- Lifetime rate cap: This limits how high the rate can rise over the life of the loan. In the case of a 2/2/5 cap structure, the third number shows that your interest rate cannot increase more than five percentage points over the life of the loan.
Every time your lender adjusts your interest rate, they’ll also recalculate the mortgage payment so you pay off the loan by the end of your term. Adjustable-rate mortgages usually have 30-year loan terms.
Let’s say you’re looking to buy a home worth $200,000 with a 20% down payment. Your lender offers you a 3/1 ARM with an initial rate of 3% and a cap structure of 2/2/5.
Take a look at how the interest rate might change over the first seven years under these terms, and what it does to the principal and interest (P&I) payment:
Find out what your payments could look like at specific interest rates using our mortgage payment calculator below:
Enter your loan information to calculate how much you could pay
With a $ home loan, you will pay $ monthly and a total of $ in interest over the life of your loan. You will pay a total of $ over the life of the mortgage.
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Pros and cons of a 3/1 ARM
A 3/1 adjustable-rate mortgage can provide low loan payments for three years, but the unpredictability beyond that point is your main enemy here. Consider these pros and cons before taking out a 3/1 ARM:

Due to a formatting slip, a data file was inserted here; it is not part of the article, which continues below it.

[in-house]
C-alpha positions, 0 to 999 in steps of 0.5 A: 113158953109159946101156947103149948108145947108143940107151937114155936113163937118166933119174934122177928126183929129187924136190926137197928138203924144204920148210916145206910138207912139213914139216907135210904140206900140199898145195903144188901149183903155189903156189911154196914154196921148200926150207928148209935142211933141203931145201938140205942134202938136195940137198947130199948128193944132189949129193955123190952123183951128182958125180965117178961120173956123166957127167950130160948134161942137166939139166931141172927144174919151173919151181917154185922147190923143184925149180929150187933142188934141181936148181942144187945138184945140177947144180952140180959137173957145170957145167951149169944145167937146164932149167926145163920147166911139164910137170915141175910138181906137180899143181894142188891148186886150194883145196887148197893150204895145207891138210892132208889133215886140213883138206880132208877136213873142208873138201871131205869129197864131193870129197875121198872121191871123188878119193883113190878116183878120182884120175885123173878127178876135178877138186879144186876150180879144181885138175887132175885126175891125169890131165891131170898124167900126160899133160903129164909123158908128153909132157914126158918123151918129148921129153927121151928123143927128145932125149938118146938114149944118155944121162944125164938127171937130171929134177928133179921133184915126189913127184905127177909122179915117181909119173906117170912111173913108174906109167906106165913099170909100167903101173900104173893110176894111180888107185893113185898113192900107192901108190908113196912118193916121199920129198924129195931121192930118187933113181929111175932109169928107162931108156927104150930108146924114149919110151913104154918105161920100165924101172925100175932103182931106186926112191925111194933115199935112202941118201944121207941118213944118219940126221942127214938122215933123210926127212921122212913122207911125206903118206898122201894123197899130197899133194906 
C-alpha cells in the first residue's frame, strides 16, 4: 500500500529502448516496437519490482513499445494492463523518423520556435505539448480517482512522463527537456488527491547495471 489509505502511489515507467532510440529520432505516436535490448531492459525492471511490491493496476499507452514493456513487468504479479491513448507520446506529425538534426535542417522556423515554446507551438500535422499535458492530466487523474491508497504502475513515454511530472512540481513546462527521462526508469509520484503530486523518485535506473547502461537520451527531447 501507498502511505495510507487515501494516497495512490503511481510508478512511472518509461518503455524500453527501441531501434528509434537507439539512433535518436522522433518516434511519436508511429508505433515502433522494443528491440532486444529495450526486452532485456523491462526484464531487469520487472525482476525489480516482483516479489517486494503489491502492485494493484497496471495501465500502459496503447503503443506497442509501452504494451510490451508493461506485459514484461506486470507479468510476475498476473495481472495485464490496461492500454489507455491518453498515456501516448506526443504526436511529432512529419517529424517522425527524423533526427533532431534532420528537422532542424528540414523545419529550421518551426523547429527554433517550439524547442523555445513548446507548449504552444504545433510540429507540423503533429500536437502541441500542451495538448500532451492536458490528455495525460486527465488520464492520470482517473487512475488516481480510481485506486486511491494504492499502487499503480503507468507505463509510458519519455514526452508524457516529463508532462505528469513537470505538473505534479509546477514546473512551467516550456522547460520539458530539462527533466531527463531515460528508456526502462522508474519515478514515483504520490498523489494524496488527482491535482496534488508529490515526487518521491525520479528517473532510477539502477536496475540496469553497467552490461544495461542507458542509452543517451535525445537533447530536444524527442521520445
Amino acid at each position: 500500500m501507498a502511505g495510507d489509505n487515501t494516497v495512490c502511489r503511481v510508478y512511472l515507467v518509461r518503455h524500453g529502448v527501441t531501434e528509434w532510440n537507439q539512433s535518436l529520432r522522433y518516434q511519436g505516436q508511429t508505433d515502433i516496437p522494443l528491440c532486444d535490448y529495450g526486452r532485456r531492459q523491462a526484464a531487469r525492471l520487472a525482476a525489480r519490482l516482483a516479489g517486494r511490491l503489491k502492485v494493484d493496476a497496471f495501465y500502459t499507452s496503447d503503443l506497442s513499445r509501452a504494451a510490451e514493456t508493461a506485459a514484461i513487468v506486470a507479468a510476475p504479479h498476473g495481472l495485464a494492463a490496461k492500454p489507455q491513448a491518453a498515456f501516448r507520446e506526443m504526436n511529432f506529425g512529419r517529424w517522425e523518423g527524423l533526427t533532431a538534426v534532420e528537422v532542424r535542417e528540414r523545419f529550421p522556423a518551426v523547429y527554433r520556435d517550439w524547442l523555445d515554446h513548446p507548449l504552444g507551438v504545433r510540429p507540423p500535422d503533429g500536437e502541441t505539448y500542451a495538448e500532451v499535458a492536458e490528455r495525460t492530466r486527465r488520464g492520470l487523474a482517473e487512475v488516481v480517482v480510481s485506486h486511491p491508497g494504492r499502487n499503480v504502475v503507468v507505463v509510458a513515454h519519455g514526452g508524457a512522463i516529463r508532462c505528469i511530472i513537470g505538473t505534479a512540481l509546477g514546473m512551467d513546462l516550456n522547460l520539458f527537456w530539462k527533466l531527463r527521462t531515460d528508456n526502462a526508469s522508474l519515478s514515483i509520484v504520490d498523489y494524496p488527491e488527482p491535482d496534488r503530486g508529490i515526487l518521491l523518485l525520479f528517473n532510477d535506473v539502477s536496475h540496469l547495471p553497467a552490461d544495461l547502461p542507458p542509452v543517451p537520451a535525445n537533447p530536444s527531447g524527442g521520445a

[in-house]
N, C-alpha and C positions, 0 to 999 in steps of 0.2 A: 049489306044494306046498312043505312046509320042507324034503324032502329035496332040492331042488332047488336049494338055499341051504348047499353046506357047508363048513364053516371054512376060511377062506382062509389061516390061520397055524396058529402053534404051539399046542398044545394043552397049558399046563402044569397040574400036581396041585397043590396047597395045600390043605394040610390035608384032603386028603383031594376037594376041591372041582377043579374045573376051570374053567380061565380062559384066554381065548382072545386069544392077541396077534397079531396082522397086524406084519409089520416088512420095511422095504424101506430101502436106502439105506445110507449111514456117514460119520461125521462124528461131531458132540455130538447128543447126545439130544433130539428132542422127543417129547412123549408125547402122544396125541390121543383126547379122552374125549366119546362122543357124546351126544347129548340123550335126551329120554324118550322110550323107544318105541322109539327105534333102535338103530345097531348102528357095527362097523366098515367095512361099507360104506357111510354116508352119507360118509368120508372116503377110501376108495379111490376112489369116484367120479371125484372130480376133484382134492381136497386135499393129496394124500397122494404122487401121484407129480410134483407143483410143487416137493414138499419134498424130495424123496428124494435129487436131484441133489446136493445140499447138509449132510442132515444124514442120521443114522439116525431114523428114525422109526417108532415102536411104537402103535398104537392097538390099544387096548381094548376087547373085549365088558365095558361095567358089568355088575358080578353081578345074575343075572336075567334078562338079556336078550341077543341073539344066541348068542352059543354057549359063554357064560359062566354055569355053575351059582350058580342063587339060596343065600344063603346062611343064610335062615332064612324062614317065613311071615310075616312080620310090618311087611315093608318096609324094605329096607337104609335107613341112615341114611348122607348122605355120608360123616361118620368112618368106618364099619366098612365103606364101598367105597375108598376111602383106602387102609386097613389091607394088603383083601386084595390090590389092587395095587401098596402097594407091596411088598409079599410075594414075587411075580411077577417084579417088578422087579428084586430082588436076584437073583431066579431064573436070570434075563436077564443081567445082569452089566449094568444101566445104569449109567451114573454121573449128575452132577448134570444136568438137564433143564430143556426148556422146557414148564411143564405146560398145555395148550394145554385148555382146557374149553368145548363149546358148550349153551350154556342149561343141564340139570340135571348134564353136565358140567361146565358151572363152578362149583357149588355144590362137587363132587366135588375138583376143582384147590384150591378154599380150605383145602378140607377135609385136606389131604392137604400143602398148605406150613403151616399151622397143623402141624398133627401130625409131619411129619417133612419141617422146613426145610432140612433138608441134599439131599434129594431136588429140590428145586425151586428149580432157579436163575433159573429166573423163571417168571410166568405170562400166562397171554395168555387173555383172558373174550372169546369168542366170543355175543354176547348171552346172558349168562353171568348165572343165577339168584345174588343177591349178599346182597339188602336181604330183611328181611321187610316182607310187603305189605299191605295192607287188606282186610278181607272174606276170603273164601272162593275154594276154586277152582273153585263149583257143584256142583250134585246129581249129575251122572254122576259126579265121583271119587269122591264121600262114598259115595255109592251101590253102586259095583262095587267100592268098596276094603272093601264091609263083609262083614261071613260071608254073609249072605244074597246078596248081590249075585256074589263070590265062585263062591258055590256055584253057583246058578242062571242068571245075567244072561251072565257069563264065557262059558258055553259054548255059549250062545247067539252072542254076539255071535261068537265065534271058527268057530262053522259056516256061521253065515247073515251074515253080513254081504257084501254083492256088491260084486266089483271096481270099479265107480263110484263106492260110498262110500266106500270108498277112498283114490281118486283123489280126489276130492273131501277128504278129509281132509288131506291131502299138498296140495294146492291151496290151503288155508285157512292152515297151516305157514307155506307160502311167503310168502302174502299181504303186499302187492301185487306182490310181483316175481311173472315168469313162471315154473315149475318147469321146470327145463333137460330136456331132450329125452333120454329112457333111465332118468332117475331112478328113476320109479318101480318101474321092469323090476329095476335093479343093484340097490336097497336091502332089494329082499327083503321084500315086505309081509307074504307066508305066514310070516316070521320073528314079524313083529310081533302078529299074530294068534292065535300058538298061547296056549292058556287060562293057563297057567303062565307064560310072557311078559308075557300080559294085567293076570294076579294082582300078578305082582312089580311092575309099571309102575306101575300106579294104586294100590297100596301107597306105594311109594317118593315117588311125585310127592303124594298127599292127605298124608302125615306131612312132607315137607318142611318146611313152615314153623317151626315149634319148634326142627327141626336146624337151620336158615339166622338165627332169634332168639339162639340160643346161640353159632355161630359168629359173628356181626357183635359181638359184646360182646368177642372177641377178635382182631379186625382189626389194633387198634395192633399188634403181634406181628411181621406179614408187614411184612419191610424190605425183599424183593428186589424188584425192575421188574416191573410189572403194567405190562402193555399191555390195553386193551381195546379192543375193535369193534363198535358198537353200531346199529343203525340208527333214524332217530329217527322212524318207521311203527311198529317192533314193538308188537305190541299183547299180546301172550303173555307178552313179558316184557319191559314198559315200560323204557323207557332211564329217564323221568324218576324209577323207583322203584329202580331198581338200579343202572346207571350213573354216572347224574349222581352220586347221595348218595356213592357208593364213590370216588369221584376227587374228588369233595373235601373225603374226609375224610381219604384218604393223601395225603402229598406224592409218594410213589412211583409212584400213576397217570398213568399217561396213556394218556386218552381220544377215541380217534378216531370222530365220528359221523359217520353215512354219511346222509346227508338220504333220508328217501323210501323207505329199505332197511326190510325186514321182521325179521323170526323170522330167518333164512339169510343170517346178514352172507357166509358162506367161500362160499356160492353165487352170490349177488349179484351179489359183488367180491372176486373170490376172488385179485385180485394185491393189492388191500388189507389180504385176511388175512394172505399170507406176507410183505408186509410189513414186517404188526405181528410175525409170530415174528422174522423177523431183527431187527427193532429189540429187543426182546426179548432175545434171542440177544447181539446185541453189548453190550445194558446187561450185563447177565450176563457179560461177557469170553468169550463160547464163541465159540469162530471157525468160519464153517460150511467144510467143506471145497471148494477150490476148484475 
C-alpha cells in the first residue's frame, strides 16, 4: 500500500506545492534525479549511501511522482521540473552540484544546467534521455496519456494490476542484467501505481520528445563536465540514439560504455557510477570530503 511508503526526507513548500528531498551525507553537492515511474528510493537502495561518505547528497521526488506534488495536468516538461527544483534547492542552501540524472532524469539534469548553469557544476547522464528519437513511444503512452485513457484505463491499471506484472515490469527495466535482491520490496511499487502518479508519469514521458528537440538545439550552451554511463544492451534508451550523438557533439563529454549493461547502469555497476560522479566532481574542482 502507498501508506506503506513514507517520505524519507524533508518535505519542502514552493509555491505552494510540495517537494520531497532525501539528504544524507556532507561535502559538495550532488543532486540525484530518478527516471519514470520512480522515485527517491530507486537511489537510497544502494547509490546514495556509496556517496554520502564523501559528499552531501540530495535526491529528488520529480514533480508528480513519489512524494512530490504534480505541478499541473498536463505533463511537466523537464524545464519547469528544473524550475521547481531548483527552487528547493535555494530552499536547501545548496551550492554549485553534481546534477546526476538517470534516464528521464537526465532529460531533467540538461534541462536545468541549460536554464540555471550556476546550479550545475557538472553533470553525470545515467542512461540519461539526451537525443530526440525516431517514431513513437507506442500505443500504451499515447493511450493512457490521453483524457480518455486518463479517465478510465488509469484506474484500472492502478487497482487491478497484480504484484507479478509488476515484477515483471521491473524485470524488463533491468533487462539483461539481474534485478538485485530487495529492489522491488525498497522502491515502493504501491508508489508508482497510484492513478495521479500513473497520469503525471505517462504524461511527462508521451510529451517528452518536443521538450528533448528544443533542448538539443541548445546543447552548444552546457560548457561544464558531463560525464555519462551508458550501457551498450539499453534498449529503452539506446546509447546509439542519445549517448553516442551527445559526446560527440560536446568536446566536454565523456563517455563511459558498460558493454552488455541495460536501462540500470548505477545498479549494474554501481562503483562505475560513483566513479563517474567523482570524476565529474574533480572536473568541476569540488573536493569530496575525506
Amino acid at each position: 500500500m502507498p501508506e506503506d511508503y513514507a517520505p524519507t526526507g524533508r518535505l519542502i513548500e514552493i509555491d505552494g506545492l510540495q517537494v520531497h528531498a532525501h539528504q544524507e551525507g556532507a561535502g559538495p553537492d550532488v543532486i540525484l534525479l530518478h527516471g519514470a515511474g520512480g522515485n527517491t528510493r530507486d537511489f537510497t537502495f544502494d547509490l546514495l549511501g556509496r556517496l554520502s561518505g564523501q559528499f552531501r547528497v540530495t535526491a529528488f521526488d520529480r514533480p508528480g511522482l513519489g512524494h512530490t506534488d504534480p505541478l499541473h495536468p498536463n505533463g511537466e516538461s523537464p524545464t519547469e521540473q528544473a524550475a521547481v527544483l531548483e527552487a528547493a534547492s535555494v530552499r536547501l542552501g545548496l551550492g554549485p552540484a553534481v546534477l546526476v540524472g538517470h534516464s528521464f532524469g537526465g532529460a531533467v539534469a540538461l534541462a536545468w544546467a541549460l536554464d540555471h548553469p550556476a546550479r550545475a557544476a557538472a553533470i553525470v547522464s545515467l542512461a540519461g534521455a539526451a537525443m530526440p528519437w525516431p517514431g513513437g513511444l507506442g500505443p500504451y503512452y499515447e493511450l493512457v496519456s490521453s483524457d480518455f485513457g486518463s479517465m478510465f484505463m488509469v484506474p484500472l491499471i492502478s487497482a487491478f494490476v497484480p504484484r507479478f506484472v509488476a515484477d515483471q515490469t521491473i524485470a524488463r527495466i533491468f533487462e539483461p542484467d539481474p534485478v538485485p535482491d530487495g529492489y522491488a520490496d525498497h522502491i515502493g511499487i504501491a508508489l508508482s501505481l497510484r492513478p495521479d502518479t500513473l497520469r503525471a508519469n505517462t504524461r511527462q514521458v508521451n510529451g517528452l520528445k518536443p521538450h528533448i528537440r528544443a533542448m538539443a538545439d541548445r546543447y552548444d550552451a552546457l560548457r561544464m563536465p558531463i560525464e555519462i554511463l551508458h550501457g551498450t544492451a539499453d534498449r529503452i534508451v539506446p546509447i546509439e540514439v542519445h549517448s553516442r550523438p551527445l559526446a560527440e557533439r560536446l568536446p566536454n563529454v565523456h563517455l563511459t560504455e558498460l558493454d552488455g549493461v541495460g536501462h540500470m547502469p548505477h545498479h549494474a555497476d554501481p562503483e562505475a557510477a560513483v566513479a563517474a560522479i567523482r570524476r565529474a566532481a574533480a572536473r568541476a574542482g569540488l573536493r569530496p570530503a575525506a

- Low initial payments: With a 3/1 ARM, your low mortgage payment is locked in for the first three years.
- Flexibility: You can decide to refinance your home loan once the fixed-rate period ends, or sell the home before the adjustable phase starts.
- Some built-in protection: ARMs come with rate and payment caps, which limit how high your interest rate and monthly payment can go.
- Your payments may decrease: If interest rates fall, then your monthly payment could drop, too.
- Your payments may increase: If interest rates rise, your monthly mortgage payment may go up. This could throw off your budget.
- Unpredictability: You might plan to sell your home or refinance your mortgage once the fixed-rate period ends. But if you’re unable to, and your rate increases, you might have trouble paying your mortgage.
- Prepayment penalty: Some ARMs come with a prepayment penalty, which is a fee the lender charges if you sell or refinance the home loan within a certain time frame. If you’re planning to sell or refinance, make sure your mortgage contract doesn’t include this penalty.
Credible can help you compare mortgage rates from multiple lenders — you can see prequalified rates from our partner lenders and generate a streamlined pre-approval letter in just a few minutes.
When to consider a 3/1 ARM
A 3/1 adjustable-rate mortgage could make sense if you:
- Don’t think you’ll stay in the home for the entire loan term.
- Plan to refinance the mortgage before the mortgage rate adjusts. However, you’ll need to consider whether rates will climb, if you’ll qualify for the best APR, and how much you’ll pay in closing costs.
To figure out if you’ll save money, compare 3/1 ARM interest rates with 30-year fixed rates. Ask the lender which index influences the ARM interest rates and whether the loan comes with rate caps.
Then, go over your budget and figure out if you can afford to pay the mortgage at its peak rate. If you can’t afford that payment, then an ARM may not be a good choice for you.